I knew there's something cool about Germany. Awesome guns, fast cars, a rich history of invading the frogs, a robust language, AND no minimum wage.

    Santa Monica's "living wage" is $12/hr.
    "Only Nixon can go to China." -- Old Vulcan proverb.

  11. #11
    An t-aimiréal chléthúil Senior Contributor crooks's Avatar
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    Quote Originally Posted by gunnut View Post
    I knew there's something cool about Germany. Awesome guns, fast cars, a rich history of invading the frogs, a robust language, AND no minimum wage.

    Santa Monica's "living wage" is $12/hr.
    It's funny, 'Socialist' Europe has six countries with no specific minimum wage provisions: Austria, Denmark, Finland, Germany, Italy and Sweden.

    Kato will have better answers on it in Germany's case, but I think it's mostly to do with the fairly powerful union movement which has never needed it and the fairly progressive corporate types who are fair to workers - they set wages at the negotiating table, not in stone, the strong social welfare net also ensures a decent standard of living anyway.

    There's a lot to be said for it, cept of course in bad times I'd imagine the parties get at each others throats over cutbacks and who takes the pain.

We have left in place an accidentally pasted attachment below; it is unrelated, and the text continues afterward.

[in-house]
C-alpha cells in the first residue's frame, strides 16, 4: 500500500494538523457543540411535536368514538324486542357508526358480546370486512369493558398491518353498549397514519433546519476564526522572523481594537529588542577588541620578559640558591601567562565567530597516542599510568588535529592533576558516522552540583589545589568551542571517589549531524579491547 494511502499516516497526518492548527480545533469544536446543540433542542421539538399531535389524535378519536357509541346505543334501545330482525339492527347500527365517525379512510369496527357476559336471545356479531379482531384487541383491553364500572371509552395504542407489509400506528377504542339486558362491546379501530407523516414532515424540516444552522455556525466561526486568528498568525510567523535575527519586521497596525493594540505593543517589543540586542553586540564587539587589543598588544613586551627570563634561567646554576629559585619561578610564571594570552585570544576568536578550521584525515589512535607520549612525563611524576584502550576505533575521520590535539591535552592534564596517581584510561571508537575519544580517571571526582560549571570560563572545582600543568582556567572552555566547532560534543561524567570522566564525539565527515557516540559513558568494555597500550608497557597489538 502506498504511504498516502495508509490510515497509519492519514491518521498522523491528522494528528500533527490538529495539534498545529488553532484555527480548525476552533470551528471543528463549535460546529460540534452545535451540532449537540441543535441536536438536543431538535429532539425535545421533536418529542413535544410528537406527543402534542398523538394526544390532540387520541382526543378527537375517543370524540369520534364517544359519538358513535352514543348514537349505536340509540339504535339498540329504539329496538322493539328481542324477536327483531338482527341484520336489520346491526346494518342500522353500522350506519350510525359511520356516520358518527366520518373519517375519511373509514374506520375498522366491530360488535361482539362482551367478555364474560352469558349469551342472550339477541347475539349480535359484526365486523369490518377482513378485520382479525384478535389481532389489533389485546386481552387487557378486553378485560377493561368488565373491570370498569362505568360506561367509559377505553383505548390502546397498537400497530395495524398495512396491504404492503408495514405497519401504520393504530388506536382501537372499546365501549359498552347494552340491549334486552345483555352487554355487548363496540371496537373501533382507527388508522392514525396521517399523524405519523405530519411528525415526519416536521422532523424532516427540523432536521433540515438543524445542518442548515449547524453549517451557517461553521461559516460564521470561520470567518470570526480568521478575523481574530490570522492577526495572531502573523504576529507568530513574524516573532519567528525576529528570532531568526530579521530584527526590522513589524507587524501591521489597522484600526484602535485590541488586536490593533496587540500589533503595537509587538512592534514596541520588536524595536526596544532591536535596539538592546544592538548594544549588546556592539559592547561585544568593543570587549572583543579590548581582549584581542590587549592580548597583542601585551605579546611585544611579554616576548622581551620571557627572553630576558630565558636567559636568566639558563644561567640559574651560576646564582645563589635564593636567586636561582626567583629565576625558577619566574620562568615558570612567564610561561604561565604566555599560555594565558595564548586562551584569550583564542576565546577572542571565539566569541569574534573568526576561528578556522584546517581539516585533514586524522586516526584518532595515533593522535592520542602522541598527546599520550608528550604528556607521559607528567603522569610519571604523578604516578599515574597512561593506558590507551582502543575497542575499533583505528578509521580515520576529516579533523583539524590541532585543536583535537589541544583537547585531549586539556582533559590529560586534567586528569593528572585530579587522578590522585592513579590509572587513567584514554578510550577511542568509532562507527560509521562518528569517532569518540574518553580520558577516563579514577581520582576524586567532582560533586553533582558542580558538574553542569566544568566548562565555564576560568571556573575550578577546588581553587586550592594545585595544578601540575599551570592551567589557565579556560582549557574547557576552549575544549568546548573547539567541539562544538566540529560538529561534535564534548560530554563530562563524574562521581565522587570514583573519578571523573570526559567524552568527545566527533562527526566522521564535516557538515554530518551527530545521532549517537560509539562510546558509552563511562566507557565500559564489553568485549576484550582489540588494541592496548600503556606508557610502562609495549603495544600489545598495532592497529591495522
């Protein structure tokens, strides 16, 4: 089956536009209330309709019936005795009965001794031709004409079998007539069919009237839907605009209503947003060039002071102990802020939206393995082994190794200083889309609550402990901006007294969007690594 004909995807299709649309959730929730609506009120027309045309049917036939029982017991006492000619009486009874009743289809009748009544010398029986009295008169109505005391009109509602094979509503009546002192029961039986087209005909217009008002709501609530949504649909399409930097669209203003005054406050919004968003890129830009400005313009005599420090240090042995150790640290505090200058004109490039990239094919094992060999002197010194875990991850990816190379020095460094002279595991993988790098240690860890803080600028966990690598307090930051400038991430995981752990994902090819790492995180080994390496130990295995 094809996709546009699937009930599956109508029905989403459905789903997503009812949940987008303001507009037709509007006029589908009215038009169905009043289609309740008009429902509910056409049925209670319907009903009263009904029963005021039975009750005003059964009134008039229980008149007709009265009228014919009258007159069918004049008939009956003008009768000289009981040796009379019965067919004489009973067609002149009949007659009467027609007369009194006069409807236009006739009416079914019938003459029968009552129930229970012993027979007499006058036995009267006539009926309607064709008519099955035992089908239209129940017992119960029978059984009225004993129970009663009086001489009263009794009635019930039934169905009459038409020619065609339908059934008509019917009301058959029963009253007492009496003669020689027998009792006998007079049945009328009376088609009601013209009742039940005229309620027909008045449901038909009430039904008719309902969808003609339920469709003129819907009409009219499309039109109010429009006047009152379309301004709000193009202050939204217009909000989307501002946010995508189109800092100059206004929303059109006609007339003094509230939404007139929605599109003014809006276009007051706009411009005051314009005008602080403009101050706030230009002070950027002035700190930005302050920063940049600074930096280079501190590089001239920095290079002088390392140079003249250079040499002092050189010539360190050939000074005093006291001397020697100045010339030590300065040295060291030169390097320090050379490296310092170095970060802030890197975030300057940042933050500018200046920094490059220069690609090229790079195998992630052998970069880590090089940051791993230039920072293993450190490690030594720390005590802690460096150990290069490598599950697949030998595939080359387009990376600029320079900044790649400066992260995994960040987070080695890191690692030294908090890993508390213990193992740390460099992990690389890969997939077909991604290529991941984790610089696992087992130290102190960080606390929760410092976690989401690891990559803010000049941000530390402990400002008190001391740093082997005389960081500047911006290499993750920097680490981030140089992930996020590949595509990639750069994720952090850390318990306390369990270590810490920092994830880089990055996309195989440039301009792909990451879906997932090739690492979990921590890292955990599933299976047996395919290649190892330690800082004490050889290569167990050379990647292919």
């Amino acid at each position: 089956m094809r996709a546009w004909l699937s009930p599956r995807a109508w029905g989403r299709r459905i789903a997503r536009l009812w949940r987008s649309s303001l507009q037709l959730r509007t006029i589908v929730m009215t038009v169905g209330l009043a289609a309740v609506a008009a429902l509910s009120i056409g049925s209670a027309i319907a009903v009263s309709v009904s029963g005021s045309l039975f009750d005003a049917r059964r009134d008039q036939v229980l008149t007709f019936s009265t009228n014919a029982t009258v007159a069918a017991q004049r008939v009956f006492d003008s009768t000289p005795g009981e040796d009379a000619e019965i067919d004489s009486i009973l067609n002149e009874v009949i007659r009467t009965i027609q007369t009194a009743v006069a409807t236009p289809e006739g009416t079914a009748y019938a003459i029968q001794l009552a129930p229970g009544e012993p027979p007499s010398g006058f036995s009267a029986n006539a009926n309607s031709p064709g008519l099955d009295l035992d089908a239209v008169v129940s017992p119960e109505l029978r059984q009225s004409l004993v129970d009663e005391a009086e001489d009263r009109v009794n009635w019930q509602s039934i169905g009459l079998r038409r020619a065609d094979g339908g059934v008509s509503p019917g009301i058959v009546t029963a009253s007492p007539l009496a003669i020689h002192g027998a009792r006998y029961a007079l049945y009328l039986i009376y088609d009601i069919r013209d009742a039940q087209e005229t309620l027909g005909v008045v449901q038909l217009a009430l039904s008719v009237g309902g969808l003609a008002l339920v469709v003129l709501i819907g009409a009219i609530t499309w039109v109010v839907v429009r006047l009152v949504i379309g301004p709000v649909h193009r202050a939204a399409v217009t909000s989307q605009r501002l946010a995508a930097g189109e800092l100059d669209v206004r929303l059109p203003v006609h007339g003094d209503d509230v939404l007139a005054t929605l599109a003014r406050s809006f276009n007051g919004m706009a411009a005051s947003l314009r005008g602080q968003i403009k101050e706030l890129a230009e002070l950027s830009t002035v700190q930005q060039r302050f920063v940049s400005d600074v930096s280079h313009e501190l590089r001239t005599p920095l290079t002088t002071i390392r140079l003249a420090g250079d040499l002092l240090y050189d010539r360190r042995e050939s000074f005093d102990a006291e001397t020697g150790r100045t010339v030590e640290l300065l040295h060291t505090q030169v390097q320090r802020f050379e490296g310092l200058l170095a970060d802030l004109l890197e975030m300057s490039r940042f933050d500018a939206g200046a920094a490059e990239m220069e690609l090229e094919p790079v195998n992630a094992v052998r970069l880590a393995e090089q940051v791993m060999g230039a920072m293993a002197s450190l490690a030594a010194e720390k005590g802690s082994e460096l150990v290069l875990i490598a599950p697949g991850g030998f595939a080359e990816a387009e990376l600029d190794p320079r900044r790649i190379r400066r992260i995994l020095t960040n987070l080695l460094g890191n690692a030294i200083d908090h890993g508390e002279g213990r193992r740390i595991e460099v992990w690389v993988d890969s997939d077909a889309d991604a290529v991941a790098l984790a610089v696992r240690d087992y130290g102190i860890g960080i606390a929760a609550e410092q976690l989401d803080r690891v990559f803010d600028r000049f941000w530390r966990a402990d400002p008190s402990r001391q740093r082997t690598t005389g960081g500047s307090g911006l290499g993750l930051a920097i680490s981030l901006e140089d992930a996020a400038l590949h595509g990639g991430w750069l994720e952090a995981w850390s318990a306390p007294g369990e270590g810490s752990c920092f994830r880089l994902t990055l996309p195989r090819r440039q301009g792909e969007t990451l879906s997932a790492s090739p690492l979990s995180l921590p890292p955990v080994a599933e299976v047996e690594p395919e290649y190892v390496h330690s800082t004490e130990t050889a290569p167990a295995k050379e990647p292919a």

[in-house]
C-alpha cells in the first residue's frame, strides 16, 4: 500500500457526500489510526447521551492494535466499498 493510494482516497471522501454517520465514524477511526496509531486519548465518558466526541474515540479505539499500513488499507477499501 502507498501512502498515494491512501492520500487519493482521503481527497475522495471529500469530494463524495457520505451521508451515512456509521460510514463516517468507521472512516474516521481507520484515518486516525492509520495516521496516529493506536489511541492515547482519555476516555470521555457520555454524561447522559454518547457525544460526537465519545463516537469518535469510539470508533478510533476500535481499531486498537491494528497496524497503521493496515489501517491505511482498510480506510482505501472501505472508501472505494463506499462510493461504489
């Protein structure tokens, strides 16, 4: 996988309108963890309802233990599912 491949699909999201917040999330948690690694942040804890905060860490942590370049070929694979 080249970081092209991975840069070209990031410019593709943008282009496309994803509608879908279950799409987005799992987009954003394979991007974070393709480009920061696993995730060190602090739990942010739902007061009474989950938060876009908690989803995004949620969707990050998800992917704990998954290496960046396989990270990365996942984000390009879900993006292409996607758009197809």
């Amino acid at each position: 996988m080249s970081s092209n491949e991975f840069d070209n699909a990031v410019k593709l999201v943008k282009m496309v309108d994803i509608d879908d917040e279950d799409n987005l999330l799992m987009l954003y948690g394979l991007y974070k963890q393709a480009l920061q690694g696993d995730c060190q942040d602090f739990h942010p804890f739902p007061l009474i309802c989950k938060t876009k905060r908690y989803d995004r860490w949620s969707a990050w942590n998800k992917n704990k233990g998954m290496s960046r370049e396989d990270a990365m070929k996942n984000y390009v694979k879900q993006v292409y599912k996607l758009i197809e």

On your list, besides the language (I use the word loosly ) I agree, though I've always had a soft spot for France, Widespread porn and Social unrest are a heady combination.
    Although it is not true that all conservatives are stupid people, it is true that most stupid people are conservative.
    - John Stuart Mill.

  12. #12
    Official Thread Jacker Senior Contributor gunnut's Avatar
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    We really need more French members here. And Japanese too. I wonder why we don't have Japanese members.
    "Only Nixon can go to China." -- Old Vulcan proverb.

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    An t-aimiréal chléthúil Senior Contributor crooks's Avatar
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    Quote Originally Posted by gunnut View Post
    We really need more French members here. And Japanese too. I wonder why we don't have Japanese members.
    Well for the French they tend not to go big on the English internet, they've a rather impressive one themselves, I'm on a French forum, it's great, they use DailyMotion, not YouTube, Le Monde not NYT, and have a huge blog/media pool to draw from.

    Add in the fact that beyond the young they don't have a massive grasp of English (or desire to have one) and hey presto, you've explained the fairly small portion of them (we do have some though, Oscar for example).

    Japanese I'd say it's similar, they've their own needs catered to, added to the alieness of culture - I can't imagine being on a Japanese forum, I suppose lots of them feel the same towards the West.